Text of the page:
5. 'chog gi lang po' - Dignaga

Dignaga, great master of the 6th century AD. It is commonly stated that he is the means by which the lineage of pramana was propagated fully. However, there are two lineages of pramana, his being the most commonly known. His main text is the 'tshäd- ma kun-lay tü-pa - "Compendium of Pramana".

His writings were amplified by the student of his lineage, 'chö kyi drag pa' - Dharmakirti.

Dignaga was born in Southern India in the royal caste. He took ordination from Upadhyaya Rajeshvara and, by attending Vasubhandu, became extremely expert in pramana. Gathering together various scattered treatises on the subject, he composed the great, complete textbook, the Compendium of Pramana, both root and commentary, as well as many other texts, including the 'mig-pa tag-pa' root text and commentary, as well as 'dü-sum tag-pa',  'rig-pa la jug-pa', - 'chog chö gu'i khorlo', and so on, th ereby becoming the founder of the Buddhist tradition of logic.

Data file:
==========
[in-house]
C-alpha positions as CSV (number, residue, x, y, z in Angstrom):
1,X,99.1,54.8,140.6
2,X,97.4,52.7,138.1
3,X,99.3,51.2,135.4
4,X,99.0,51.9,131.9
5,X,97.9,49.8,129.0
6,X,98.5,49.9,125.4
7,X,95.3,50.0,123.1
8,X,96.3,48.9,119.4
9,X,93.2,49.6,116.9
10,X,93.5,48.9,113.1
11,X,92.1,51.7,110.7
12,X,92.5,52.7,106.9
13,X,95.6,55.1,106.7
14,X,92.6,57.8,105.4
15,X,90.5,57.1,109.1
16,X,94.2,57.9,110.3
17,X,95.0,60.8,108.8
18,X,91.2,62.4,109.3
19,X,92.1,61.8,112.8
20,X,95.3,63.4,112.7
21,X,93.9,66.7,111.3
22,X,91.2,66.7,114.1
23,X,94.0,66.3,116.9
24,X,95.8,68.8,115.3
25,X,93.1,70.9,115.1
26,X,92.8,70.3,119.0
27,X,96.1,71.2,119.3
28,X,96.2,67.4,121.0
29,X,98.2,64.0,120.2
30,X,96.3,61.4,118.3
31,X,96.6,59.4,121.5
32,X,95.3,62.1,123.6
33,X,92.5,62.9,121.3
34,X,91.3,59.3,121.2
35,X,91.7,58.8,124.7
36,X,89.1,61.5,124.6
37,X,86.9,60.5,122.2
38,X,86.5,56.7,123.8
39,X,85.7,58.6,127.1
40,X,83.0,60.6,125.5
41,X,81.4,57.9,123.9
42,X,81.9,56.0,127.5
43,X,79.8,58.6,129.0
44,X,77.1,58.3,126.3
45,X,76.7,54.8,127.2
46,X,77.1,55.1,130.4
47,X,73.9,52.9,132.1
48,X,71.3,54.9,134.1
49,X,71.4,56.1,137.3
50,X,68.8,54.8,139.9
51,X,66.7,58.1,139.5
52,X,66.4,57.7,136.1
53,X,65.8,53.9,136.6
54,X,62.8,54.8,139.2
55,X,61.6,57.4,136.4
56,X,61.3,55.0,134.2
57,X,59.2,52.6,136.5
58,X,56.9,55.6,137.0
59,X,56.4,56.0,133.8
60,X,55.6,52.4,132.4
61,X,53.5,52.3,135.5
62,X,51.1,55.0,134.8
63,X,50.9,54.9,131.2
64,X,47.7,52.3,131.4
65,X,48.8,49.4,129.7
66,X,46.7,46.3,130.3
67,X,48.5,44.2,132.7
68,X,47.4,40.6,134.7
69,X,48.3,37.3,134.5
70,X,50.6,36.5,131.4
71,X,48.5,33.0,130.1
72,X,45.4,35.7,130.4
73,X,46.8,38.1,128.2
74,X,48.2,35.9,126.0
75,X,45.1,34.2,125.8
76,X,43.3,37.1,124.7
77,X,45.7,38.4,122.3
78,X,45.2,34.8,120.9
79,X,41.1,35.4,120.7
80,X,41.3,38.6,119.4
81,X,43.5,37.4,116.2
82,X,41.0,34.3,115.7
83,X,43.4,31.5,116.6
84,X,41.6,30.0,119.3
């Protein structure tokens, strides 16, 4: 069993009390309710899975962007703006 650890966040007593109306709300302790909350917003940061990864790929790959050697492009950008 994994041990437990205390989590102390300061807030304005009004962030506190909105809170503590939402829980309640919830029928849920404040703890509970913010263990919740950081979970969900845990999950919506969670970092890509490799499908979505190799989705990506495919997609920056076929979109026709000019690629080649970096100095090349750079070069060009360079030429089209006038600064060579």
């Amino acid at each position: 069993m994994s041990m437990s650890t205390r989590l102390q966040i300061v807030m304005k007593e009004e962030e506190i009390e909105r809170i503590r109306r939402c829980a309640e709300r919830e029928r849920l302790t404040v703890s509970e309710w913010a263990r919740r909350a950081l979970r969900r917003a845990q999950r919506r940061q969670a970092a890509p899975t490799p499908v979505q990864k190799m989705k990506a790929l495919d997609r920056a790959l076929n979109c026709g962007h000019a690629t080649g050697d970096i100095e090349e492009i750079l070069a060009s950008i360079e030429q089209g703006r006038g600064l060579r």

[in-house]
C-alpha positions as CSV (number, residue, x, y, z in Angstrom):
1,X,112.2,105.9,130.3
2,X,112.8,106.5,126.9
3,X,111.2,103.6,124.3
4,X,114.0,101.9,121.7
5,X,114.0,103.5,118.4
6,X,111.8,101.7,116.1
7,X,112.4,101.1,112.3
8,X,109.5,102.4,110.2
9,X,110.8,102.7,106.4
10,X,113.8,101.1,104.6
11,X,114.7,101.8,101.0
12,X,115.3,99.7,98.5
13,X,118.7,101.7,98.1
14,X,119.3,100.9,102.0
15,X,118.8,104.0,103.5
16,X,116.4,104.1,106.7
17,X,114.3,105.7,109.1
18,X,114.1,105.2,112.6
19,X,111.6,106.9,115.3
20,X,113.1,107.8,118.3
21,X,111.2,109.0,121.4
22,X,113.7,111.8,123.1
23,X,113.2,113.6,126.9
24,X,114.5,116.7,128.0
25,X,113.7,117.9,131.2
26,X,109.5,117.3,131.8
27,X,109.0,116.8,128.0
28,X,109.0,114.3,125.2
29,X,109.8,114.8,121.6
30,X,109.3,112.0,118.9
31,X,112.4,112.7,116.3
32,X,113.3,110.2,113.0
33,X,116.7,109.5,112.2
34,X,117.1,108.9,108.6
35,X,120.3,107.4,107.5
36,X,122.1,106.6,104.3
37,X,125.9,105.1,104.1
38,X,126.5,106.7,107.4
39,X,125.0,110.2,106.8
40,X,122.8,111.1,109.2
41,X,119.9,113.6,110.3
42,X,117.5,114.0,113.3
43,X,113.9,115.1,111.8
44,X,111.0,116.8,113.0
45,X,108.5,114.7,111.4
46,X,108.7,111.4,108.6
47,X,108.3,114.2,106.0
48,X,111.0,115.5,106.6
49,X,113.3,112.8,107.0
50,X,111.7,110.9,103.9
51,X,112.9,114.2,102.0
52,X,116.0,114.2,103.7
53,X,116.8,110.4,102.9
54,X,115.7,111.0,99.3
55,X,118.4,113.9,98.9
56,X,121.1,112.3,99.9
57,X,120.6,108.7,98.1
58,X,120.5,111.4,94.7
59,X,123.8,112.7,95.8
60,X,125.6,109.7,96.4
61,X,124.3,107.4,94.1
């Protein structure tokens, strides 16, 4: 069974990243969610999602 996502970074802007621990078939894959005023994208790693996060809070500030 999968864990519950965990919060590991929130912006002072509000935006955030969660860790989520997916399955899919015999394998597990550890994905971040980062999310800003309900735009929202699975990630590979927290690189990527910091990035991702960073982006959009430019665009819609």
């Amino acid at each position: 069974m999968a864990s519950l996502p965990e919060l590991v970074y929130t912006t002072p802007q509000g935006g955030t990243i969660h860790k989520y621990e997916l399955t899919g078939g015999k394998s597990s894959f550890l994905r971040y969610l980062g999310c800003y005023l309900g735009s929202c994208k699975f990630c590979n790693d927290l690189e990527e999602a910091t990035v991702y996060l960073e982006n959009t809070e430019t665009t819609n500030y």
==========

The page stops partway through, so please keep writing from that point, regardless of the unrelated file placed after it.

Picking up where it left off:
6. 'chö drag' - Dharmakirti

A great Buddhist logician of the 7th century in India, he expanded his master Dignaga's works in the form of a set of seven texts about pramana: 'tshädma de dün', taken as the standard texts on the subject.

The approach of these texts basically follows the tenet system of the Sautrantrika system.

These seven treatises consist of:

1. a full commentary on the subject, 'tshäd-ma nam-drel' - Pramanavartika;

2. a medium length work on the subject, 'tshäd-ma nam-par ngey-pa' - Pramanavinishcaya;